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This Just In: Joe Hisaishi, A Symphonic Celebration

Joe Hisaishi, dressed in black formal attire, faces forward with arms crossed and a determined expression on his face. The album cover of Joe Hisaishi, A Symphonic Celebration is in the background, but visually blurred.

Joe Hisaishi’s film music finds new life in "Joe Hisaishi, A Symphonic Celebration" on the Deutsche Grammophon label, joining the ranks of legendary classical musicians including Leonard Bernstein, Max Richter, and John Williams.

Joe Hisaishi, composer, pianist, conductor, and longtime collaborator of animated filmmaker auteur and Studio Ghibli director/co-founder Hayao Miyazaki, is something of a legend in the film scoring world. An iconic pairing as inseparable as Steven Spielberg and John Williams or Alfred Hitchcock and Bernard Herrmann, Miyazaki and Hisaishi have established themselves as a definitive artistic partnership, as seen through their more than 40 years of collaboration (primarily as a part of the Studio Ghibli franchise), including films such as Howl's Moving Castle, Spirited Away, and the recent Academy Award nominee The Boy and the Heron.

Though perhaps not as immediately recognizable to American film audiences as a figure like John Williams, you would be hard pressed to find any fans of Japanese animation who aren’t at least familiar with (but more often enthralled by) Hisaishi’s work - and this is because there hasn’t been a Miyazaki film without Hisaishi’s musical signature since their first collaboration in 1983.

What is most important to me is to compose music. The most important thing in life to Mr. Miyazaki is to draw pictures. We are both focused on those most important things in our lives.
Joe Hisaishi

Elaborating on their collaborative process, Hisaishi keeps a surprising distance from Miyazaki. Per the New York Times:

“We don’t see each other in private . . . We don’t eat together. We don’t drink together. We only meet to discuss things for work.”

Hisaishi continues, “People think that if you really know a person’s full character then you can have a good working relationship, but that doesn’t necessarily hold true . . . What is most important to me is to compose music. The most important thing in life to Mr. Miyazaki is to draw pictures. We are both focused on those most important things in our lives.”

And in these collaborations, Hisaishi historically has been brought in once the majority of storyboarding was complete, with sometimes very little to work from. From Elisabeth Vincentelli of the New York Times:

“Over the decades, the two men developed an intricate working method involving a lot of back and forth. Early in the production process, Miyazaki would give Hisaishi an idea of the story, some sketches, sometimes just a few words.”

But for this artistic duo, the results speak for themselves:

Hisaishi’s musical language is defined by several key facets: his melodic gift, adaptable sense of harmony, mastery of orchestral color, and his superhuman ability to perfectly set a scene to music. But his touching tunes and deft orchestration, brought to life in A Symphonic Celebration by the Royal Philharmonic Orchestra under the composer’s baton, do not require visual stimuli to pull on your heartstrings, and this album is proof.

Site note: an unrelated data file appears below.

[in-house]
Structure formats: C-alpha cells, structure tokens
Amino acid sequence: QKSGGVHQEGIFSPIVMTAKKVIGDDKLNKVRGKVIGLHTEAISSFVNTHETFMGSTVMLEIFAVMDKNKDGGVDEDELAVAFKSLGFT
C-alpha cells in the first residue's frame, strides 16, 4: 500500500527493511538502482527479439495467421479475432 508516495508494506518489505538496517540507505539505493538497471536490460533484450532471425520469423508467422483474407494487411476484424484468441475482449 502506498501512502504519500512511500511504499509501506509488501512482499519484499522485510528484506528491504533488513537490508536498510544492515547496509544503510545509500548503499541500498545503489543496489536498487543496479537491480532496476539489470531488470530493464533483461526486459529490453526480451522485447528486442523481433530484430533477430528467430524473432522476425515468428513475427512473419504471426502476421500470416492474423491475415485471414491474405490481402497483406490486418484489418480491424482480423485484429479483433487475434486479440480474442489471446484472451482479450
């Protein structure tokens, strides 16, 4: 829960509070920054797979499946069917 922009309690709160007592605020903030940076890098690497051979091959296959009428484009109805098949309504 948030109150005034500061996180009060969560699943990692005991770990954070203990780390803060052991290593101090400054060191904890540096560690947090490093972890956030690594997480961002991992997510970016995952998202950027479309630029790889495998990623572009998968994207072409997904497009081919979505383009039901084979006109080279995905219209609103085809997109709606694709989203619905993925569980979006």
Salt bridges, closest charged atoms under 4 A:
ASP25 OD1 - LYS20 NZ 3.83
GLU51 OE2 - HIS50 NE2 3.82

Exhibit A: One Summer’s Day (The Name of Life), from Spirited Away (2001)

Hisaishi One Summer Day Excerpt.wav

To my ear, Hisaishi’s sparse piano opening (performed here by the composer) immediately evokes a deep pastoral beauty, not unlike the opening to Aaron Copland’s Appalachian Spring. A simple, understated arpeggio lulls the listener in, but shortly after, abrupt chromatic alterations imply that all is not well or as it seems – and this is only in the first 30 seconds of the track.

Exhibit B: The Demon God, from Princess Mononoke (1997)

Hisaishi The Demon God excerpt.wav

If One Summer’s Day is a masterclass in subtlety, The Demon God is a Mahler hammer over the head with its intensity of orchestral gestures. Hisaishi wastes no time in setting the tone; a deep uncertainty and anxiety is instilled with roaring and rattling percussive hits, while eerie dissonant strings shimmer over an almost medieval lower-voiced choir. This music is primal and warlike; perfectly fitting given its title.

And for something completely different . . . Exhibit C:

Hisaishi A Town with an Ocean View excerpt.wav

Radically varied in tone, A Town with an Ocean View, as heard in Kiki’s Delivery Service (1989), begins with an orchestral flourish, and is quickly pared down with a quirky theme introduced by pizzicato strings alone. As the track continues beyond this excerpt, Hisaishi builds out that theme, making it more boisterous as it evolves in an almost baroque fashion. Even without the visual component of the film, Hisaishi's score builds a world of its own and invites the listener to explore it.

Above all else, this album succeeds most in its polished display of the profound range of Hisaishi’s compositional voice. His music never fails to meet the moment, from inspiring joy and playfulness, to invoking wrath and doom, and everything in the middle. As presented on A Symphonic Celebration, it is music that stands firmly on its own, offering vivid vignettes into fantastical worlds – no movie ticket required.

William Peacock is a Lead Music Programmer for WCRB.